Up to 36 prison staff, including six from Rimutaka Prison, have received taxpayer funding to undertake a controversial form of personal development training called Landmark Education. This follows news last week that Canterbury's Crown Public Health spent $40,000 putting 38 staff through Landmark courses. One health manager sought psychological couselling after participating.
Catherine Hall, acting general manager Public Prisons Service said staff had received a subsidy for the initial course. ''Landmark is one of many courses that the Department supports and has on offer for staff to take part in,'' she said. Contact understands at least one other large Government department may be funding staff through Landmark courses.
Landmark is one of the fastest growing self-improvement and leadership training organisations in New Zealand. A multi-million dollar organisation franchised from the United States, it arrived in New Zealand 10 years ago. Many who undertake the courses enthusiastically claim it to be life- changing. But it has been dogged by controversy overseas. Concerns about Landmark centre on the intense nature of training which sees many people enthusisatically adopt its principles after being brought to an emotional state, called ''transformation.''
Also of concern is alleged pressure on trainees to recruit or ''enroll'' other people, and the way in which people stay with the organisation spending increasing amounts on higher training levels. The entry-level course is called the Landmark Forum. This involves three consecutive days of training, 15 hours a day from Friday to Sunday. A Tuesday night session follows, forming part of 10 follow-up seminars. Entry-level weekend courses are run in Wellington every eight weeks and cost $425. One course last year had 180 participants. At last year's rate of $325 each that meant Landmark earned $58,500. Similar size weekend courses now bring in around $76,000.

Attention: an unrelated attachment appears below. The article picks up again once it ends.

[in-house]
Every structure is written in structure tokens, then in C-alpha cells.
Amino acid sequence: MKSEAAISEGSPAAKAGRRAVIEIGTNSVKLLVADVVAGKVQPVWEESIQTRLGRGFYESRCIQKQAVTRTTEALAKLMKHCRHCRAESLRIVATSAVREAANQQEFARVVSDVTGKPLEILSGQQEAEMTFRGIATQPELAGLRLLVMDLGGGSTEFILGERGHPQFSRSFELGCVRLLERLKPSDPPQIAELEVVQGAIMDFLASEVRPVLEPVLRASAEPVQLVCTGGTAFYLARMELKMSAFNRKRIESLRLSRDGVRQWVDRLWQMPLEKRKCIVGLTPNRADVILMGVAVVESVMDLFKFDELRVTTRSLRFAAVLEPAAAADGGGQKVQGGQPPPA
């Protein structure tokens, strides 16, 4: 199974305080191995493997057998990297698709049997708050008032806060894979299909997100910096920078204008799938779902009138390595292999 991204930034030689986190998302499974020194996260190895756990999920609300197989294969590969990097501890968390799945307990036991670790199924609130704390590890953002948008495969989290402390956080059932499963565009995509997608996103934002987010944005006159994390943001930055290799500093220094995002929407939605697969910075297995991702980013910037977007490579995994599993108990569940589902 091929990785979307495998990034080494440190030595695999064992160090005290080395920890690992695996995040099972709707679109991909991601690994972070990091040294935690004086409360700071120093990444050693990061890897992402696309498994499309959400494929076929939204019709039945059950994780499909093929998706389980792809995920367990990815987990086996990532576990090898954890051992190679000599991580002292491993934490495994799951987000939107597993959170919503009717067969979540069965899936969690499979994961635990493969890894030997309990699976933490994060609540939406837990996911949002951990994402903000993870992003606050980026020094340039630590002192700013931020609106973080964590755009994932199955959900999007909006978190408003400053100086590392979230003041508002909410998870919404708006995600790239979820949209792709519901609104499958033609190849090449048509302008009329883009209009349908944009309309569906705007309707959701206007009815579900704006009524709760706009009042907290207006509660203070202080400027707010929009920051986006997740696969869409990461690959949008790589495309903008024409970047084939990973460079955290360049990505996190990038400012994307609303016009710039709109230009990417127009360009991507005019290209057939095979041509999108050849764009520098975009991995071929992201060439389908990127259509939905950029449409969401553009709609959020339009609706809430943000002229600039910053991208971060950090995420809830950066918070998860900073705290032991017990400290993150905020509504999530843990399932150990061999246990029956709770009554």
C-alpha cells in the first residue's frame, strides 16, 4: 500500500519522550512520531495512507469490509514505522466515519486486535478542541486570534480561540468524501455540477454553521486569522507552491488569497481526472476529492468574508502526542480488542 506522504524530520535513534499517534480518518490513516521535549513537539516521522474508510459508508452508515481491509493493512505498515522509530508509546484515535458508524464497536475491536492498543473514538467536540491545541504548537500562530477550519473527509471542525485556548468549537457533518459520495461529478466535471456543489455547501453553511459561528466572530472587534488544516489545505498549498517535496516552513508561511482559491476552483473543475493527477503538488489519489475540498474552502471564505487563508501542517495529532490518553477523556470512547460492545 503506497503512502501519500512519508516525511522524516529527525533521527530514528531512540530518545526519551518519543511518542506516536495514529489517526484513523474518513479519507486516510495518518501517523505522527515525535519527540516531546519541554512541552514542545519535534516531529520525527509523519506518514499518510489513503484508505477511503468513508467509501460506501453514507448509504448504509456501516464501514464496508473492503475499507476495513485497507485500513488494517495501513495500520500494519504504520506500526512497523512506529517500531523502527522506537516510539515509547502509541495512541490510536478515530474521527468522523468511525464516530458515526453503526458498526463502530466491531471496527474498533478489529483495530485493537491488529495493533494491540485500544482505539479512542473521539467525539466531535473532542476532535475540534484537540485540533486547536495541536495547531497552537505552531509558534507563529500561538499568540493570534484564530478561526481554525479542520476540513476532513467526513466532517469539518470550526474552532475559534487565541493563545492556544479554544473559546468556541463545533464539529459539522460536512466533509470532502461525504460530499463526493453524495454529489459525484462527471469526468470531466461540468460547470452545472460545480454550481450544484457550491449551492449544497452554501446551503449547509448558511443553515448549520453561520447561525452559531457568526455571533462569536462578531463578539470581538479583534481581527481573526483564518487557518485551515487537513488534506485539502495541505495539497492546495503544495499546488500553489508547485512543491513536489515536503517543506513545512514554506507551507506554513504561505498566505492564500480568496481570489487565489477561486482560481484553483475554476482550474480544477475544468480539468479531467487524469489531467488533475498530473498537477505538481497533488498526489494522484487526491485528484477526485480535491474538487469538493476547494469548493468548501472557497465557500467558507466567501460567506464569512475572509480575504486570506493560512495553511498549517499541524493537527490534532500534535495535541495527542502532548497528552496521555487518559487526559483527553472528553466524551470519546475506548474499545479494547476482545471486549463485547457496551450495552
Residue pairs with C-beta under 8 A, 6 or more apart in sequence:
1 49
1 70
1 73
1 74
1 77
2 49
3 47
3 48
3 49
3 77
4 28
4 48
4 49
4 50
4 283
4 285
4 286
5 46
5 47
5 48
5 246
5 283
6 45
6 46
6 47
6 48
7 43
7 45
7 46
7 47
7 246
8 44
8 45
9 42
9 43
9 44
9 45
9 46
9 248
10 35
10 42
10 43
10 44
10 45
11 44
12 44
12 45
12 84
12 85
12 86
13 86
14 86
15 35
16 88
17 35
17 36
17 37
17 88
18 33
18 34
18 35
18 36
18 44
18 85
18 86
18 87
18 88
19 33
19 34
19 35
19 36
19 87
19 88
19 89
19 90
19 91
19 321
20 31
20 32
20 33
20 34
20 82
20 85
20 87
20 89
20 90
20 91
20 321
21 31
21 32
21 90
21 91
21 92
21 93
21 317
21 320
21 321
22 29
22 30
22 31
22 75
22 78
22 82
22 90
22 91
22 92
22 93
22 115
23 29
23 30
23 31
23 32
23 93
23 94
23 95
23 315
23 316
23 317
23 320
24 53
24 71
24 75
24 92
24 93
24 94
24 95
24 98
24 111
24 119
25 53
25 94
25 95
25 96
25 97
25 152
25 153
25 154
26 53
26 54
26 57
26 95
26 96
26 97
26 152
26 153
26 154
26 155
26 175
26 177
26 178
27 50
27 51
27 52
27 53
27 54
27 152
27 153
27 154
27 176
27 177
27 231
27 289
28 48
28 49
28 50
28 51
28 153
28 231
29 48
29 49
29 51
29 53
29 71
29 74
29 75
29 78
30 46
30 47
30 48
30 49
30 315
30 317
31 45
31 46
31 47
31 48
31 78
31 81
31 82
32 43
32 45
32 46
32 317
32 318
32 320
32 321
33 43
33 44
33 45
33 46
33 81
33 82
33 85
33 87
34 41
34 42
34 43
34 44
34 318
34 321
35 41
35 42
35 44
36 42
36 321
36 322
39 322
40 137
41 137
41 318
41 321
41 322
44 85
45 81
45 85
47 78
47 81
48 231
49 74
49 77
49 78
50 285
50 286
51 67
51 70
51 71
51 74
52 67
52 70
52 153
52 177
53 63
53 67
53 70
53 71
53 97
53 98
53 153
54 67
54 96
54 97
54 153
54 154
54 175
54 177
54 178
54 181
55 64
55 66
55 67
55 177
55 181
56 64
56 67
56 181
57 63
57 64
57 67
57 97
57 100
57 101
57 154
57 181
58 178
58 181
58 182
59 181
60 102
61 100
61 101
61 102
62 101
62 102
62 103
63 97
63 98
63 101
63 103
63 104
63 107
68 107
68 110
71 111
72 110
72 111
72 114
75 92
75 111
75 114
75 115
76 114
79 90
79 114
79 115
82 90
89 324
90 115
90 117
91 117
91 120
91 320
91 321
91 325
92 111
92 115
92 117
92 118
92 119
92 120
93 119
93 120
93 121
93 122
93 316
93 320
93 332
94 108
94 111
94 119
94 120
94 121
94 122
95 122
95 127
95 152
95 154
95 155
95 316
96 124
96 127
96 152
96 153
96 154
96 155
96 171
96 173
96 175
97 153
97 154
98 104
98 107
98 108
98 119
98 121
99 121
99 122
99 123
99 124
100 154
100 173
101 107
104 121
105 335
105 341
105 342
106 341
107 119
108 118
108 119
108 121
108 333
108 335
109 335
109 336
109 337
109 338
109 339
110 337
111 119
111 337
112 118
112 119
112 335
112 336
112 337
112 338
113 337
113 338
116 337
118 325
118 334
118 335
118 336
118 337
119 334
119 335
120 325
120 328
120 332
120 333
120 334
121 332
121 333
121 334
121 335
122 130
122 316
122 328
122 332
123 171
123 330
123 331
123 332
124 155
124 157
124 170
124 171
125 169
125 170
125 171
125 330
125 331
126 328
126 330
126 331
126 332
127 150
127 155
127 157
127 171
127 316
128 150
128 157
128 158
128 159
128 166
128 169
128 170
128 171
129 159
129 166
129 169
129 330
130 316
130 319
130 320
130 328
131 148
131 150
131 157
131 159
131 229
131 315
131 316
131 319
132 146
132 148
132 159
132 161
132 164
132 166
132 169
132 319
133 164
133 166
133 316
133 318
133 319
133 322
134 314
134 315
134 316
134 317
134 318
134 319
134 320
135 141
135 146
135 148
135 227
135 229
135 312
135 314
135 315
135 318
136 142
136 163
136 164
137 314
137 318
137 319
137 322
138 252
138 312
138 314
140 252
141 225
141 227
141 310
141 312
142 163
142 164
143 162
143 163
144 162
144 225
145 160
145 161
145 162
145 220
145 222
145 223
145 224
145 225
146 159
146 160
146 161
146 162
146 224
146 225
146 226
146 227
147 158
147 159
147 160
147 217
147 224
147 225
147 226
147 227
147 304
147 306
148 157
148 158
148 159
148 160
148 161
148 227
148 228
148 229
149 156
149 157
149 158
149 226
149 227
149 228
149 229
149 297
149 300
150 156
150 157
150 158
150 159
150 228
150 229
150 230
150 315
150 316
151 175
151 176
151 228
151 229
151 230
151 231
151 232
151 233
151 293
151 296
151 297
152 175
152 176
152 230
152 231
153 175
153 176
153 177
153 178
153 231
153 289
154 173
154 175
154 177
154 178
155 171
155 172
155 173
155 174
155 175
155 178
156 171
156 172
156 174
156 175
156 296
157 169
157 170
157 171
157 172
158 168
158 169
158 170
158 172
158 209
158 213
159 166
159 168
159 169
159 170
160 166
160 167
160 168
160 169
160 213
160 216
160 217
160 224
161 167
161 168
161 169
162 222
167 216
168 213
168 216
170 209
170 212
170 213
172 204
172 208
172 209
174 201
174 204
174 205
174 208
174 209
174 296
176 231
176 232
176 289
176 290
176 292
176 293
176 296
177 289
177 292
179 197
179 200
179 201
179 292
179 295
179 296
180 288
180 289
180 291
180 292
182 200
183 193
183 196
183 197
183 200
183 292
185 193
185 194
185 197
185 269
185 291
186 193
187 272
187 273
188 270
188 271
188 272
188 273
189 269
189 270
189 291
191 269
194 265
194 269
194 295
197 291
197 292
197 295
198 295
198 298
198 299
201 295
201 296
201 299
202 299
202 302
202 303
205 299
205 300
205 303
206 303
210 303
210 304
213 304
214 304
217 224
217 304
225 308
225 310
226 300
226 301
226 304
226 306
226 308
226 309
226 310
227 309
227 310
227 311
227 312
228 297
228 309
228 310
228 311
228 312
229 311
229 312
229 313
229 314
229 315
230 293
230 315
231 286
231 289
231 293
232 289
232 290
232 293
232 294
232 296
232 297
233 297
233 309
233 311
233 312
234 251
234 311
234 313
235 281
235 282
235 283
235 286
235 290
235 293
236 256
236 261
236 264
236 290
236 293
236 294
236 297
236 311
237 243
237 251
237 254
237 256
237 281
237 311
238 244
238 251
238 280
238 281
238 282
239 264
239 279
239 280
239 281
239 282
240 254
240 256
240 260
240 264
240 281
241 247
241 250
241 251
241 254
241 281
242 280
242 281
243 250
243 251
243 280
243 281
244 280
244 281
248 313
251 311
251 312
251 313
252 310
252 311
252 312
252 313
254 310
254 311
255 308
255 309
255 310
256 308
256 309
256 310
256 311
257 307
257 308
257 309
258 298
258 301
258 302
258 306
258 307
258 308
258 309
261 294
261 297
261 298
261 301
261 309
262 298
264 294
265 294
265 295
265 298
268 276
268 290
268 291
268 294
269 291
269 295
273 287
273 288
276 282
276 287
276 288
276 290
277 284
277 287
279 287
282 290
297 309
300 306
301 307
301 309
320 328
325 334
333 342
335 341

Courses lead to the Advanced Level and later the Self-statement and Leadership course. The latter requires people to undertake community projects involving at least 20 people from the community. Landmark is based on training developed by American salesman Werner Erhard. It has a relatively low profile as it is staffed mainly by volunteers and uses word of mouth rather than advertising to fill its courses. It has offices in Auckland and Wellington. According to a recently retired local newspaper editor and Landmark graduate, Richard Woodd, those who have attended Landmark courses include a QC, journalists, and public and private sector staff. He said Landmark had also worked in prisons and maraes. While many people paid for courses from their own pocket, ''a lot'' had fees paid by employers. Landmark will quote corporate rates.
Mr Woodd went through the Forum in the middle of last year. Now 55, he is full of praise for Landmark and says his life has more meaning. He quit his stressful job and credits Landmark with improving his marriage and his relationships with his daughters. He says he ''shared'' his experience of being unable to relate to his mother with Forum participants, crying in the process, and then leaving the room to phone her. Other participants made similiar phone calls or wrote letters. Mr Woodd said Landmark was not a cult or brainwashing or Amway or Scientology, as various critics claimed. It was a technique called large group sharing and it was genuine.
Writing publically about his experience soon after, he said: ''For three days I sat in a room with 180 others, finding out who we are and why we are. For 15 hours per day a 59-year-old, balding, overweight, short man from Texas named Roger Armstrong talked to us practically non-stop. He is a mixture of entertainer, evangelist, stand-up comic, actor and Bart Simpson. ''We listened, we shared our experiences, we confronted demons in our past, we wept together, and we declared: this is the most important thing to ever have happened in our life. We left transformed to begin new lives of discovering our personal greatness.''